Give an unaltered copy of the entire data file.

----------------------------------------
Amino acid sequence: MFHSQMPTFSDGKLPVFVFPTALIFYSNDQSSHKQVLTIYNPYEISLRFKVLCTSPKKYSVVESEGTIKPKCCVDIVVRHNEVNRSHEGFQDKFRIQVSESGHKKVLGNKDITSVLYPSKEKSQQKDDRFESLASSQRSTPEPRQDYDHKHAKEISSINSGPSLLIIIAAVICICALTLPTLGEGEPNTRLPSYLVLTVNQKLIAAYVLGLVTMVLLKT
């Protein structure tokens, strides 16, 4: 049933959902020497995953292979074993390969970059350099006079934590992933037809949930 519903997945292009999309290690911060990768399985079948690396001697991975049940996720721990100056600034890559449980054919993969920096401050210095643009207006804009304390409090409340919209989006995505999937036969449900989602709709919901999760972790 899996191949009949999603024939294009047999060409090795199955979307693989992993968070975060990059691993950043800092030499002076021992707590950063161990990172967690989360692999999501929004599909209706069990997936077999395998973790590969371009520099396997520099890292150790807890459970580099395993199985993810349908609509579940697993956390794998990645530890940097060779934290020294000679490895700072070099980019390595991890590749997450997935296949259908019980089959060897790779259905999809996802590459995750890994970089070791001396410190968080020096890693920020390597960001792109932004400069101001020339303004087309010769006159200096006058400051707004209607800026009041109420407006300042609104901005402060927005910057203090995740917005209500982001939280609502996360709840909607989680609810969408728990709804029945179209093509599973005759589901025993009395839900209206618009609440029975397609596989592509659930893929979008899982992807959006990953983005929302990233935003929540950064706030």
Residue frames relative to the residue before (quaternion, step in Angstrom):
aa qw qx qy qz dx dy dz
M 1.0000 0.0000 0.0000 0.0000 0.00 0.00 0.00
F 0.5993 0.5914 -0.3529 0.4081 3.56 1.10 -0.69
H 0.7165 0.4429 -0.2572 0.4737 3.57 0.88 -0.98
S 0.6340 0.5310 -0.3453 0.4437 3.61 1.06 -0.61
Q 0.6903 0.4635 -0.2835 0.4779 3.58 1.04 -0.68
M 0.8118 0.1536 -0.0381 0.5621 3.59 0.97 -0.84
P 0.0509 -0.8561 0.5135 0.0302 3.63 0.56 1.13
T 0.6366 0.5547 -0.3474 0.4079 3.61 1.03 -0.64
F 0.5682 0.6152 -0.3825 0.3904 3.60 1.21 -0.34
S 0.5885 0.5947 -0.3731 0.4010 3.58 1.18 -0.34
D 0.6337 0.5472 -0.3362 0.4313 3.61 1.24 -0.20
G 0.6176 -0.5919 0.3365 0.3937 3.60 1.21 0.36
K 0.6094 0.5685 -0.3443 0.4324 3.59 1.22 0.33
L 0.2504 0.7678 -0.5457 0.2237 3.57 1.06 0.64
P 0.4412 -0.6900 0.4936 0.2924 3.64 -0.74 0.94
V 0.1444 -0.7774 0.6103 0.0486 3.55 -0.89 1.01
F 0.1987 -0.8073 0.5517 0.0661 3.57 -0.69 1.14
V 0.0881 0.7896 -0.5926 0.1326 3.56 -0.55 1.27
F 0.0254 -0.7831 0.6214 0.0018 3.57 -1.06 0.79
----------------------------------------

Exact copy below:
Amino acid sequence: MFHSQMPTFSDGKLPVFVFPTALIFYSNDQSSHKQVLTIYNPYEISLRFKVLCTSPKKYSVVESEGTIKPKCCVDIVVRHNEVNRSHEGFQDKFRIQVSESGHKKVLGNKDITSVLYPSKEKSQQKDDRFESLASSQRSTPEPRQDYDHKHAKEISSINSGPSLLIIIAAVICICALTLPTLGEGEPNTRLPSYLVLTVNQKLIAAYVLGLVTMVLLKT
């Protein structure tokens, strides 16, 4: 049933959902020497995953292979074993390969970059350099006079934590992933037809949930 519903997945292009999309290690911060990768399985079948690396001697991975049940996720721990100056600034890559449980054919993969920096401050210095643009207006804009304390409090409340919209989006995505999937036969449900989602709709919901999760972790 899996191949009949999603024939294009047999060409090795199955979307693989992993968070975060990059691993950043800092030499002076021992707590950063161990990172967690989360692999999501929004599909209706069990997936077999395998973790590969371009520099396997520099890292150790807890459970580099395993199985993810349908609509579940697993956390794998990645530890940097060779934290020294000679490895700072070099980019390595991890590749997450997935296949259908019980089959060897790779259905999809996802590459995750890994970089070791001396410190968080020096890693920020390597960001792109932004400069101001020339303004087309010769006159200096006058400051707004209607800026009041109420407006300042609104901005402060927005910057203090995740917005209500982001939280609502996360709840909607989680609810969408728990709804029945179209093509599973005759589901025993009395839900209206618009609440029975397609596989592509659930893929979008899982992807959006990953983005929302990233935003929540950064706030």
Residue frames relative to the residue before (quaternion, step in Angstrom):
aa qw qx qy qz dx dy dz
M 1.0000 0.0000 0.0000 0.0000 0.00 0.00 0.00
F 0.5993 0.5914 -0.3529 0.4081 3.56 1.10 -0.69
H 0.7165 0.4429 -0.2572 0.4737 3.57 0.88 -0.98
S 0.6340 0.5310 -0.3453 0.4437 3.61 1.06 -0.61
Q 0.6903 0.4635 -0.2835 0.4779 3.58 1.04 -0.68
M 0.8118 0.1536 -0.0381 0.5621 3.59 0.97 -0.84
P 0.0509 -0.8561 0.5135 0.0302 3.63 0.56 1.13
T 0.6366 0.5547 -0.3474 0.4079 3.61 1.03 -0.64
F 0.5682 0.6152 -0.3825 0.3904 3.60 1.21 -0.34
S 0.5885 0.5947 -0.3731 0.4010 3.58 1.18 -0.34
D 0.6337 0.5472 -0.3362 0.4313 3.61 1.24 -0.20
G 0.6176 -0.5919 0.3365 0.3937 3.60 1.21 0.36
K 0.6094 0.5685 -0.3443 0.4324 3.59 1.22 0.33
L 0.2504 0.7678 -0.5457 0.2237 3.57 1.06 0.64
P 0.4412 -0.6900 0.4936 0.2924 3.64 -0.74 0.94
V 0.1444 -0.7774 0.6103 0.0486 3.55 -0.89 1.01
F 0.1987 -0.8073 0.5517 0.0661 3.57 -0.69 1.14
V 0.0881 0.7896 -0.5926 0.1326 3.56 -0.55 1.27
F 0.0254 -0.7831 0.6214 0.0018 3.57 -1.06 0.79